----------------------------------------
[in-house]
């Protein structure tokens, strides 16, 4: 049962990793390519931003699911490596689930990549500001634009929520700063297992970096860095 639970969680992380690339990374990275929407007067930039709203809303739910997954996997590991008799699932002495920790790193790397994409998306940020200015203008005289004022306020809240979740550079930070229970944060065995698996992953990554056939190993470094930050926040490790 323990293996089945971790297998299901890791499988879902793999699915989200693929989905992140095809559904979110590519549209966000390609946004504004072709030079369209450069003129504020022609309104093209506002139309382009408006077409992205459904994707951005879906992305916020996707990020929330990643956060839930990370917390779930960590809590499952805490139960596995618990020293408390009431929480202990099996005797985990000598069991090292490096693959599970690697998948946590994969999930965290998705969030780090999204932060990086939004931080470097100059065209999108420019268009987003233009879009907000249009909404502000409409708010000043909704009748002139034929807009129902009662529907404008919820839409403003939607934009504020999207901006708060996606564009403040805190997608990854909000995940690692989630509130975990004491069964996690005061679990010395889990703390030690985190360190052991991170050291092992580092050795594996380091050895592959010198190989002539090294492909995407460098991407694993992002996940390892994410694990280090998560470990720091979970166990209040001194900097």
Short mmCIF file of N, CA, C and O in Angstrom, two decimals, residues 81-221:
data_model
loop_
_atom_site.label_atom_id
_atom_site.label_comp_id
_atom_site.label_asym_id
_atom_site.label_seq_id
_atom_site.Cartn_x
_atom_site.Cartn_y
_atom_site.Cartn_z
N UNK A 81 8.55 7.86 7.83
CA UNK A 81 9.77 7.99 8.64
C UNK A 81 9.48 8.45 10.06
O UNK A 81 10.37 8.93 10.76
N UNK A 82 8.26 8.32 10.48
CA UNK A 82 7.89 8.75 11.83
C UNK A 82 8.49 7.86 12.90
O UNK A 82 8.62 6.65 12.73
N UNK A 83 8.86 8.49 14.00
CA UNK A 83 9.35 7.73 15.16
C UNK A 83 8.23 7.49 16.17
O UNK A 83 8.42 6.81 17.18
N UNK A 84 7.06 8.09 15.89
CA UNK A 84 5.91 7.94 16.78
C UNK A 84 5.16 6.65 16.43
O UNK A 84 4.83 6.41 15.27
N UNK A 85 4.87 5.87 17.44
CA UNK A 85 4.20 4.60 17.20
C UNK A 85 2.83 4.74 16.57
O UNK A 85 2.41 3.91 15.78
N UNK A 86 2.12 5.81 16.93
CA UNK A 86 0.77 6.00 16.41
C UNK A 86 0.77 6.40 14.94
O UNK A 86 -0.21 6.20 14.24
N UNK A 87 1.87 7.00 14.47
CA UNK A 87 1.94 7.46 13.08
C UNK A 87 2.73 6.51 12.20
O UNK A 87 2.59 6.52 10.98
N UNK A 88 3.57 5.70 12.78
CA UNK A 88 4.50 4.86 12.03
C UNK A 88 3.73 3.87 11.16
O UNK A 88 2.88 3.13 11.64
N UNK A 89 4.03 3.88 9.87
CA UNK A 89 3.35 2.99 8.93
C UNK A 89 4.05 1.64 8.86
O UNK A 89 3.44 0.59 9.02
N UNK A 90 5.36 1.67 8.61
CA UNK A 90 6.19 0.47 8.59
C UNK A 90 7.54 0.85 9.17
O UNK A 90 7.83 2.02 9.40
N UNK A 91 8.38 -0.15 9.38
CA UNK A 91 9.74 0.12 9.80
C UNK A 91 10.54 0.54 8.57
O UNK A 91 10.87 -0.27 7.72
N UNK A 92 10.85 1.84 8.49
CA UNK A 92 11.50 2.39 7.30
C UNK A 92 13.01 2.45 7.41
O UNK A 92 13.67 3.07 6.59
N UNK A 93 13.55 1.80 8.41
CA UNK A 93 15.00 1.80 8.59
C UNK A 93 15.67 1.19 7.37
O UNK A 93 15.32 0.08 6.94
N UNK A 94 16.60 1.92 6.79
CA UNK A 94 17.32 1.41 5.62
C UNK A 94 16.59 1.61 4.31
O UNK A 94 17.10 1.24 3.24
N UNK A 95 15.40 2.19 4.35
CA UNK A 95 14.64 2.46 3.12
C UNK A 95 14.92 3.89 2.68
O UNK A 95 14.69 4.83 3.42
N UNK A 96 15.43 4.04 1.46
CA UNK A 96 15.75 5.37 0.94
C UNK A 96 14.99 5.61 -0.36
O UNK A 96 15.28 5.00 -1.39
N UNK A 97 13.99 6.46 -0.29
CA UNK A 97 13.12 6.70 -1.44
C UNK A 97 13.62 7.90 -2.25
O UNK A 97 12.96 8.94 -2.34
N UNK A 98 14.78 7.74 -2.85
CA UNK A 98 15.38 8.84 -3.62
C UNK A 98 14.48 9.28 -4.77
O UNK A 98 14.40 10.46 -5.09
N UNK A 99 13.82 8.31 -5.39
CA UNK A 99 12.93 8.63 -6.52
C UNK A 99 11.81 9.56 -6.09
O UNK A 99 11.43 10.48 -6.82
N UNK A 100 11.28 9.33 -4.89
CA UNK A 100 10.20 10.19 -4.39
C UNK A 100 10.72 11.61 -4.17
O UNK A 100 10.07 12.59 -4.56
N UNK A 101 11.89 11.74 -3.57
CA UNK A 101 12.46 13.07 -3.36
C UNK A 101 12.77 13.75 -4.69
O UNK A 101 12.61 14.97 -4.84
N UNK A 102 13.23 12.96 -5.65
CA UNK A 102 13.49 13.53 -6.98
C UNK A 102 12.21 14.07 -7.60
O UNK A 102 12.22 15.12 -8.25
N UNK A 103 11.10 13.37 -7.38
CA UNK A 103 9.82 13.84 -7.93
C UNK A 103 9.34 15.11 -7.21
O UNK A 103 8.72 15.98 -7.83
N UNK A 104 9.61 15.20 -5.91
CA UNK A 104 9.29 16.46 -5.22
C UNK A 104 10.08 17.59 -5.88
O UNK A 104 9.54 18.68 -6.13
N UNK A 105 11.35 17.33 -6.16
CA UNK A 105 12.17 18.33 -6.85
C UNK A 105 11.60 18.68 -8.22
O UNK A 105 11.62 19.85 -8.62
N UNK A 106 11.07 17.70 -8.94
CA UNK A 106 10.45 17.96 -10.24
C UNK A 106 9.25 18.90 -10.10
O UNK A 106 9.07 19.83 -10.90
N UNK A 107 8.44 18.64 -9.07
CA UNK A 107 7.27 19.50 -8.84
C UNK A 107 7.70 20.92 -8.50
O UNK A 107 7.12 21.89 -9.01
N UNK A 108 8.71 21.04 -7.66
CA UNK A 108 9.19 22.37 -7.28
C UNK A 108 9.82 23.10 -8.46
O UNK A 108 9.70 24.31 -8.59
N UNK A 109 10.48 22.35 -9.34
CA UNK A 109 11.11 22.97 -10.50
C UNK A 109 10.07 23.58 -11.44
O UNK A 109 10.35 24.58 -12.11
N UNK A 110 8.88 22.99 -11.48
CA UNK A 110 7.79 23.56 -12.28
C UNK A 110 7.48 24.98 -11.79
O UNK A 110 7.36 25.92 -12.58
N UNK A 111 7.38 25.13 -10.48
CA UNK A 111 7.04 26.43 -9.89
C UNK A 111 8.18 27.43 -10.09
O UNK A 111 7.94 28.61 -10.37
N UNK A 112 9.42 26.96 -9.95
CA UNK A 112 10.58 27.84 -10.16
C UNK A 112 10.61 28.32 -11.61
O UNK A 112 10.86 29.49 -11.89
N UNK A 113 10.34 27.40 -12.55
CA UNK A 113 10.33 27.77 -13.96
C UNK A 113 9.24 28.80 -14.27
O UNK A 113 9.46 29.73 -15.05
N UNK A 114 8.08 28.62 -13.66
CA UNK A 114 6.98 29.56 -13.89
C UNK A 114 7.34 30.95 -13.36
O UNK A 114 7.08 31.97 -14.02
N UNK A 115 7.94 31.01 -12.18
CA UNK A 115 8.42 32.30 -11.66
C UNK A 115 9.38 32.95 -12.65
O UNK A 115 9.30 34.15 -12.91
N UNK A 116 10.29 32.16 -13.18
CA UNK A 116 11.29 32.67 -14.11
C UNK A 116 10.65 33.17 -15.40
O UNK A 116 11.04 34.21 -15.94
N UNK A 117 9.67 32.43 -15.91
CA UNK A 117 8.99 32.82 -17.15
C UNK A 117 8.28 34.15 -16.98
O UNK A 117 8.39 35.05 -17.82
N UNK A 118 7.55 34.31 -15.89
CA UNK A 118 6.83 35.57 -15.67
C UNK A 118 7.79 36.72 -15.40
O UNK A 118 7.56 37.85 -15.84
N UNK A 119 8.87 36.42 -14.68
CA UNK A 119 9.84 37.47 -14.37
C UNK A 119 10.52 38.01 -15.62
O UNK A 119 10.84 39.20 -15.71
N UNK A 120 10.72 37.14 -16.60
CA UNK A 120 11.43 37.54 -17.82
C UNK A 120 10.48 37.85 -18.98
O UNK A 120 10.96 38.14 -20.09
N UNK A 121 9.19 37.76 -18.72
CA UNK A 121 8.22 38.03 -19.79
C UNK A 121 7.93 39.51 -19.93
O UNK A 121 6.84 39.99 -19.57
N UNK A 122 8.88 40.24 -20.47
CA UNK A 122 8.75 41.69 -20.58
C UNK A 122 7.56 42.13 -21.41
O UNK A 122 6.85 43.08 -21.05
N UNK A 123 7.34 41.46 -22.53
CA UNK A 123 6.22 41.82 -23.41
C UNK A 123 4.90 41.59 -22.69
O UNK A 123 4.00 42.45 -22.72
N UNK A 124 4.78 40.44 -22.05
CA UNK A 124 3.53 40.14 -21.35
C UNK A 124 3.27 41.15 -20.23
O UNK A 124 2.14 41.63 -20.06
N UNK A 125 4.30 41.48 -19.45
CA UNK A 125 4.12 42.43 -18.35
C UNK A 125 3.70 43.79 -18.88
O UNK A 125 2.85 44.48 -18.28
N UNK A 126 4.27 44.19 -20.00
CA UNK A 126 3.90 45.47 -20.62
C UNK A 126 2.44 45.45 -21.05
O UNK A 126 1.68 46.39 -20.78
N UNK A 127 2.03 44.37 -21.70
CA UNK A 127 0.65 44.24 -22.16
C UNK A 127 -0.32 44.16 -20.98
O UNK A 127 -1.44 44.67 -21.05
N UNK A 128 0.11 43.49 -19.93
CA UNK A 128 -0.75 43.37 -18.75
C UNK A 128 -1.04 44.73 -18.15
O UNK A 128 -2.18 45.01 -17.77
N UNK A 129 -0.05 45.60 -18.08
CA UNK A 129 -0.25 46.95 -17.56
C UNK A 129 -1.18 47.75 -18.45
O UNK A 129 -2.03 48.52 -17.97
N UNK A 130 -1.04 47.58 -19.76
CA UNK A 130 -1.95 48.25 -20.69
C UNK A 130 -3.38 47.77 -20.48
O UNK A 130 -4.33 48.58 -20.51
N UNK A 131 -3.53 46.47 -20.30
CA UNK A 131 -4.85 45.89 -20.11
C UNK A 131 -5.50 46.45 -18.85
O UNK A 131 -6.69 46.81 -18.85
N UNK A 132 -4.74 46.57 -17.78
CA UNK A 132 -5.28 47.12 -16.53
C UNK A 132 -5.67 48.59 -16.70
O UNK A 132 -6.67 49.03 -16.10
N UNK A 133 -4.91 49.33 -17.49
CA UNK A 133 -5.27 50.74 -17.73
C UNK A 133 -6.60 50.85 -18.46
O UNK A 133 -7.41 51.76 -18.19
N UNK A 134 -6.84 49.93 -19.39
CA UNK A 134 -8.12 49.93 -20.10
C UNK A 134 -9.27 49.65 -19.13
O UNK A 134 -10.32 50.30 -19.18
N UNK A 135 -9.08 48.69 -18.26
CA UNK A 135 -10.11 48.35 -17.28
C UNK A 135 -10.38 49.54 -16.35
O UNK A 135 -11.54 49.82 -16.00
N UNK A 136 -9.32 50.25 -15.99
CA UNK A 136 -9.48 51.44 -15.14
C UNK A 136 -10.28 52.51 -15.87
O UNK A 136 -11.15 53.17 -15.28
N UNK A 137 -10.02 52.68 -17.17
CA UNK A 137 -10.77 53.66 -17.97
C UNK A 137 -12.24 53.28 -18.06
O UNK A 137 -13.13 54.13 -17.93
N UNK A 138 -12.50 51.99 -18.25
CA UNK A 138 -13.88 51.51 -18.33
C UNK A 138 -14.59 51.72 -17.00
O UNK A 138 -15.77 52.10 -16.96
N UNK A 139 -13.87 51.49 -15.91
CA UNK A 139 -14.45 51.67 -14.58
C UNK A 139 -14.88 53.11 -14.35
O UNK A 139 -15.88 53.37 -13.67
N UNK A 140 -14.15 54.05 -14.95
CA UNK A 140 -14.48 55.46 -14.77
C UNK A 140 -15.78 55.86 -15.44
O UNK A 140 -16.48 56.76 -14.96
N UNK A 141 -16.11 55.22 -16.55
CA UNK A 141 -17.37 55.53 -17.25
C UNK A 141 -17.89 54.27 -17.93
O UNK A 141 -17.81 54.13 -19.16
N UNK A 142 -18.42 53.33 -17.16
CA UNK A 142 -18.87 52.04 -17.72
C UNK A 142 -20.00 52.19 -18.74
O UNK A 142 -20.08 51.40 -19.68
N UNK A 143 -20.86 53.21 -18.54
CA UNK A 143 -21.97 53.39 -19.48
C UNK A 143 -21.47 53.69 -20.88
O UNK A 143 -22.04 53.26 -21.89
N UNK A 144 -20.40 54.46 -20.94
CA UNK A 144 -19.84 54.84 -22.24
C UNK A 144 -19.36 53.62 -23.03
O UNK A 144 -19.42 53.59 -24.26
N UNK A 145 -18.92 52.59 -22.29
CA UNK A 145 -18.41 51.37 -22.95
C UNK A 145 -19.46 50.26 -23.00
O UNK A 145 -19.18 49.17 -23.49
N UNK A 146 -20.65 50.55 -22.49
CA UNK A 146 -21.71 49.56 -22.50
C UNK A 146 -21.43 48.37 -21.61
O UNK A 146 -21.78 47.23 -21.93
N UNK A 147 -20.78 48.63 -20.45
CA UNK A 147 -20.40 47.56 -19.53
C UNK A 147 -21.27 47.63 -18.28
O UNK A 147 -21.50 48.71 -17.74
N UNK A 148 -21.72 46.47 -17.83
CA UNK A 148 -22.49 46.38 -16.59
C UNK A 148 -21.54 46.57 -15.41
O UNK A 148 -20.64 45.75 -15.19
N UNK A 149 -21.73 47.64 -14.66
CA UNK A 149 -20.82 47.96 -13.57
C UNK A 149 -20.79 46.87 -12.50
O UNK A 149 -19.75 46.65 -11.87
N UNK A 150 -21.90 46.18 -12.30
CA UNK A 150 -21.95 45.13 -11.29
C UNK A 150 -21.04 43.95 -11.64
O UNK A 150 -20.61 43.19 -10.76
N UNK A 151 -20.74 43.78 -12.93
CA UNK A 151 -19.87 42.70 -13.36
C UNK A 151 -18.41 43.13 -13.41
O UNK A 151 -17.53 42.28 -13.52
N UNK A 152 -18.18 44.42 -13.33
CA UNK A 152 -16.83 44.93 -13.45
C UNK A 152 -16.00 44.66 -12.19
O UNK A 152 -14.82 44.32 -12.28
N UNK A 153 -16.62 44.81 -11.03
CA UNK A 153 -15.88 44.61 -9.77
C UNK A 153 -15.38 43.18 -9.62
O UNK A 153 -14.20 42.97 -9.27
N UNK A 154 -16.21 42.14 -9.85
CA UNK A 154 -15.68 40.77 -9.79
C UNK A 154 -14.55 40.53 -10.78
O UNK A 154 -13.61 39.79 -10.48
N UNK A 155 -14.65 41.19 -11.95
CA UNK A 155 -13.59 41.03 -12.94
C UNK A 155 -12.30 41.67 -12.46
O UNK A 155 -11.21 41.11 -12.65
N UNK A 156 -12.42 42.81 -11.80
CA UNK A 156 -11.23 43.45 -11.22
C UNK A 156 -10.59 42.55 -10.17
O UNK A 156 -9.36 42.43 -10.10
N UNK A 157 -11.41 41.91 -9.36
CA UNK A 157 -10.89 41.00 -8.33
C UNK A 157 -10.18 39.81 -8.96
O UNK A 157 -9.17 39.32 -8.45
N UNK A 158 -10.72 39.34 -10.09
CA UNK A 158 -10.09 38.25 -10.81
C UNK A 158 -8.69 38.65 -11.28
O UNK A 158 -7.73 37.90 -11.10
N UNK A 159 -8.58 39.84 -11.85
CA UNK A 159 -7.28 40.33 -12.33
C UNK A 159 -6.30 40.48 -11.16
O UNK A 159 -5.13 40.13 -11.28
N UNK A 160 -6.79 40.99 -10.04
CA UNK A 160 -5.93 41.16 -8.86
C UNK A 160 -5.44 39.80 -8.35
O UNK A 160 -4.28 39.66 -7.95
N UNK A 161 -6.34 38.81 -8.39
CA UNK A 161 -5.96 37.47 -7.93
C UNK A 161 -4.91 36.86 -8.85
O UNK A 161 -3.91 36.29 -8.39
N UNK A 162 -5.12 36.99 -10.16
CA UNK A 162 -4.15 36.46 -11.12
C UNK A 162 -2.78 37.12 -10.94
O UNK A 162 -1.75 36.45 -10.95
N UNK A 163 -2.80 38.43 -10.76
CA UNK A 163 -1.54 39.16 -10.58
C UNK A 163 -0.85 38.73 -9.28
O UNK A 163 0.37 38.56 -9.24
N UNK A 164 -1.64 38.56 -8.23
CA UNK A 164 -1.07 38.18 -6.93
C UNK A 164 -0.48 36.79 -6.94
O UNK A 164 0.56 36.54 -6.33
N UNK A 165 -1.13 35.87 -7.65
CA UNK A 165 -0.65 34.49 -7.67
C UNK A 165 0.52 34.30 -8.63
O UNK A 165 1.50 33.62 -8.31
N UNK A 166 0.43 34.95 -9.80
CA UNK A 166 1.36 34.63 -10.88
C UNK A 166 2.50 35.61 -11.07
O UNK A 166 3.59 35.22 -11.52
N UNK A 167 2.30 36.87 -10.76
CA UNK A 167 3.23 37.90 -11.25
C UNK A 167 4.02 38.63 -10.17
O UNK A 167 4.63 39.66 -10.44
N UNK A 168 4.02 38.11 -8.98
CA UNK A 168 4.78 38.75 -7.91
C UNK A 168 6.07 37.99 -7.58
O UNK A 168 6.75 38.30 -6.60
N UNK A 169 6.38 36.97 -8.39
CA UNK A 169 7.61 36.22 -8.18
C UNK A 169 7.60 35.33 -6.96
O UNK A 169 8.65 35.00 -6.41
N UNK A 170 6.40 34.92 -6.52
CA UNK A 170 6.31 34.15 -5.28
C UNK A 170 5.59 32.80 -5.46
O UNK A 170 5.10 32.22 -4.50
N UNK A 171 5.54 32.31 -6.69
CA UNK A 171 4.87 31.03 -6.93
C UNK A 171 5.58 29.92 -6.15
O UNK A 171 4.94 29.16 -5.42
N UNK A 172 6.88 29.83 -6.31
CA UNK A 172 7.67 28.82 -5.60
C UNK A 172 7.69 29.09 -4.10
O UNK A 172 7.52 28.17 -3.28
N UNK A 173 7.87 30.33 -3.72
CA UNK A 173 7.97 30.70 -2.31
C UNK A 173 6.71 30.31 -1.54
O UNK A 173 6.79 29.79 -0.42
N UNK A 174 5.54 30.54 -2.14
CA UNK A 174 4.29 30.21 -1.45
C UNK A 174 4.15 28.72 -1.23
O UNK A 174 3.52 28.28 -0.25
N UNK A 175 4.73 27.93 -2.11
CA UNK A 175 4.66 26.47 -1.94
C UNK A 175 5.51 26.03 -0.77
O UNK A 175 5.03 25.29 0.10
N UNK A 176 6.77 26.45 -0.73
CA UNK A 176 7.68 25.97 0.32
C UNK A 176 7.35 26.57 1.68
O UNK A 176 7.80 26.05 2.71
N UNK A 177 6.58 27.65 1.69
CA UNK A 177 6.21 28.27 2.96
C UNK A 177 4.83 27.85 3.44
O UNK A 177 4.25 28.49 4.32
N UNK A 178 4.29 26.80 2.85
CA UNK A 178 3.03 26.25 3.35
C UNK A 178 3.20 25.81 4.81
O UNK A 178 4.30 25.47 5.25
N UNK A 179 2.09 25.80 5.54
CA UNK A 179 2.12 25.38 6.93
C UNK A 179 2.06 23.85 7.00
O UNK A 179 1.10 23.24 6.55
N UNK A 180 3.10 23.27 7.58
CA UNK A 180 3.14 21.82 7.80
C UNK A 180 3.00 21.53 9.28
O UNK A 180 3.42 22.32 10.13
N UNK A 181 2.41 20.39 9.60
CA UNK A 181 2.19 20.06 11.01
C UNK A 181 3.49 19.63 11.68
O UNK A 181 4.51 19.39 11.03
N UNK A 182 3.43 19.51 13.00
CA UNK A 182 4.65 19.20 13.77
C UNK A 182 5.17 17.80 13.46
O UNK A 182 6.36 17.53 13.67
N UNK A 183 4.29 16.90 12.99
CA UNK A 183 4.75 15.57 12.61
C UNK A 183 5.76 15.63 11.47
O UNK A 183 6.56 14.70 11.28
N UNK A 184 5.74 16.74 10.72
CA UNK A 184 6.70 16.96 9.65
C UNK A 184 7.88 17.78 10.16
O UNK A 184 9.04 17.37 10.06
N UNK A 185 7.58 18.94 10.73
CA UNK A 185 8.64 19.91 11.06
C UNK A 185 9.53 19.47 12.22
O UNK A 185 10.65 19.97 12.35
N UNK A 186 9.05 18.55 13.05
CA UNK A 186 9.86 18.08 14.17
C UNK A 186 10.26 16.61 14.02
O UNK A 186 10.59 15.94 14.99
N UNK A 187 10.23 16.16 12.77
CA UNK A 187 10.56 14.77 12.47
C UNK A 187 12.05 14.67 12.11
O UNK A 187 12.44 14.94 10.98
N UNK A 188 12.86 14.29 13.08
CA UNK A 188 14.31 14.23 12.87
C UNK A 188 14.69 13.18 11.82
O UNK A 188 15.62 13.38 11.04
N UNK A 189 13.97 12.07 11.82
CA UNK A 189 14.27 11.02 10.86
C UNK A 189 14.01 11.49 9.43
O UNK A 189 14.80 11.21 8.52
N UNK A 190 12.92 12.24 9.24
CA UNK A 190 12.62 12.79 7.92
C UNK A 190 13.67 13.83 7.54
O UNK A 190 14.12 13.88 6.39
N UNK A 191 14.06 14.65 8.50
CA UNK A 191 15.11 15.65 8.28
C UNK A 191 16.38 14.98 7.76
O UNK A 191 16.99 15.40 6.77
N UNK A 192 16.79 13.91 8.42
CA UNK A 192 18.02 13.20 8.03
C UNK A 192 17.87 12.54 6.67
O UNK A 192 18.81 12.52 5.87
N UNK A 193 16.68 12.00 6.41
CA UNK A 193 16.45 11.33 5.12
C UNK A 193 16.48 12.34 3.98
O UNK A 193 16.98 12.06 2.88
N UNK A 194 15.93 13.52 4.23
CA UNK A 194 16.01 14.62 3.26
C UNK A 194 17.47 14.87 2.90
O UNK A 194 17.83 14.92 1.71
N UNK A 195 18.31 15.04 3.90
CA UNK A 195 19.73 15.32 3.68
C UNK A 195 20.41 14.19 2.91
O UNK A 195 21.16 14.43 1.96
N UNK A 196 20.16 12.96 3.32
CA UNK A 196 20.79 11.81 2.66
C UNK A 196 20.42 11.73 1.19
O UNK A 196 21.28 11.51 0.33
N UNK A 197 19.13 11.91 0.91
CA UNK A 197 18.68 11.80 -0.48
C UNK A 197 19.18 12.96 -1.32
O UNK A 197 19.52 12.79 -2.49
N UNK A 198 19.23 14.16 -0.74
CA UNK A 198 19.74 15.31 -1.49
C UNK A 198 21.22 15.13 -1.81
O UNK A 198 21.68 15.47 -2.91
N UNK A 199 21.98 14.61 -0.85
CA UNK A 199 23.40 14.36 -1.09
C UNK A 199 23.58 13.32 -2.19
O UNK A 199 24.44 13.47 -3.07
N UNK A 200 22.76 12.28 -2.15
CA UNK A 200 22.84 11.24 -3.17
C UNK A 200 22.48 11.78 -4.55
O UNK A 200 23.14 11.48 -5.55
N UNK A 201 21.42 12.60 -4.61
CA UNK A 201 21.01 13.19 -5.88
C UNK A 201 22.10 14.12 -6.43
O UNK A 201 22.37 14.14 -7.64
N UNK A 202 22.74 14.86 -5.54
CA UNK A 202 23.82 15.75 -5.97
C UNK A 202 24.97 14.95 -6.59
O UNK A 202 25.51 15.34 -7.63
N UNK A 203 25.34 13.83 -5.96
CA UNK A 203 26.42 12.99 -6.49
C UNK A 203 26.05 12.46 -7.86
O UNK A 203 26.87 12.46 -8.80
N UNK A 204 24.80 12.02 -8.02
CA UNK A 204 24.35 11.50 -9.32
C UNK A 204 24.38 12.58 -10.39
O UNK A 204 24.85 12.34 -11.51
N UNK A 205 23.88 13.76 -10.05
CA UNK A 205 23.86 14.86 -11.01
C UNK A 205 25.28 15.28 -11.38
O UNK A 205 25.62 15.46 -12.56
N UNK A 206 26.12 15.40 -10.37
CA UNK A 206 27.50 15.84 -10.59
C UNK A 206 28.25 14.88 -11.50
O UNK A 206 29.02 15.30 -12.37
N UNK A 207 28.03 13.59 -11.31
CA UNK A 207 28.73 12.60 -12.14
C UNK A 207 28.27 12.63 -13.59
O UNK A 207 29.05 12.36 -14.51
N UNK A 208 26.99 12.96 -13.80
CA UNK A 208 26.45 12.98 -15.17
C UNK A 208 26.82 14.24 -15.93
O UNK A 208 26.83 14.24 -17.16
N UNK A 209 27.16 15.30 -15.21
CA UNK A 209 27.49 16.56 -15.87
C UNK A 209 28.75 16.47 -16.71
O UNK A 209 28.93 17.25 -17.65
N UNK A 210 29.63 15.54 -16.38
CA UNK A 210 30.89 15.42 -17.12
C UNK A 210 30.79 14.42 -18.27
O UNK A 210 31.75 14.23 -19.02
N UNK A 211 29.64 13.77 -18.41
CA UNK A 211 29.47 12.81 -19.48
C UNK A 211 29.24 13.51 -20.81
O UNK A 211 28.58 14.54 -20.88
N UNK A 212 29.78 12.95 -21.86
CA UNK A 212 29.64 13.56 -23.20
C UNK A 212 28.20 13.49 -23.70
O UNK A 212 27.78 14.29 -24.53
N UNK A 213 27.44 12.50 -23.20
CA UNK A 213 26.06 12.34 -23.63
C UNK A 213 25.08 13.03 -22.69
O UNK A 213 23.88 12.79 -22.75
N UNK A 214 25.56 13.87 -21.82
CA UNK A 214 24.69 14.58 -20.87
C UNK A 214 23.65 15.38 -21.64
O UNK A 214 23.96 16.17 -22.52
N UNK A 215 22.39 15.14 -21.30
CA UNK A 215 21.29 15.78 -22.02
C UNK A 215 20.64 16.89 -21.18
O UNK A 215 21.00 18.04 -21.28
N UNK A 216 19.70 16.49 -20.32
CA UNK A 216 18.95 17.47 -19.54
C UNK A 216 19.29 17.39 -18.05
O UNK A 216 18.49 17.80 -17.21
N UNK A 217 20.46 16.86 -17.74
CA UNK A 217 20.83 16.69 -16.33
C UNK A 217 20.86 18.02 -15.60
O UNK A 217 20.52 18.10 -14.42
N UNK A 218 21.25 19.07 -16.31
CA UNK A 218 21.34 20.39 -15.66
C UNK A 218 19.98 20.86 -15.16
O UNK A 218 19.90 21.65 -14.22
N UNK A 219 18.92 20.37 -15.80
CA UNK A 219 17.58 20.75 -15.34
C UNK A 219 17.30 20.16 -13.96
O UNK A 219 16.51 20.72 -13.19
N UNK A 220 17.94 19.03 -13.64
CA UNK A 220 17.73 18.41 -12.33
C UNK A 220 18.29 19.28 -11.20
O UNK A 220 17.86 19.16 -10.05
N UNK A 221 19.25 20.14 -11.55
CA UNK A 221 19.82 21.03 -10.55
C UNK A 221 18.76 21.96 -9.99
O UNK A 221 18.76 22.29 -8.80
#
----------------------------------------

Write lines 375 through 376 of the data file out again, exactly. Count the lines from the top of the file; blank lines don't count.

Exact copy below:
C UNK A 171 5.58 29.92 -6.15
O UNK A 171 4.94 29.16 -5.42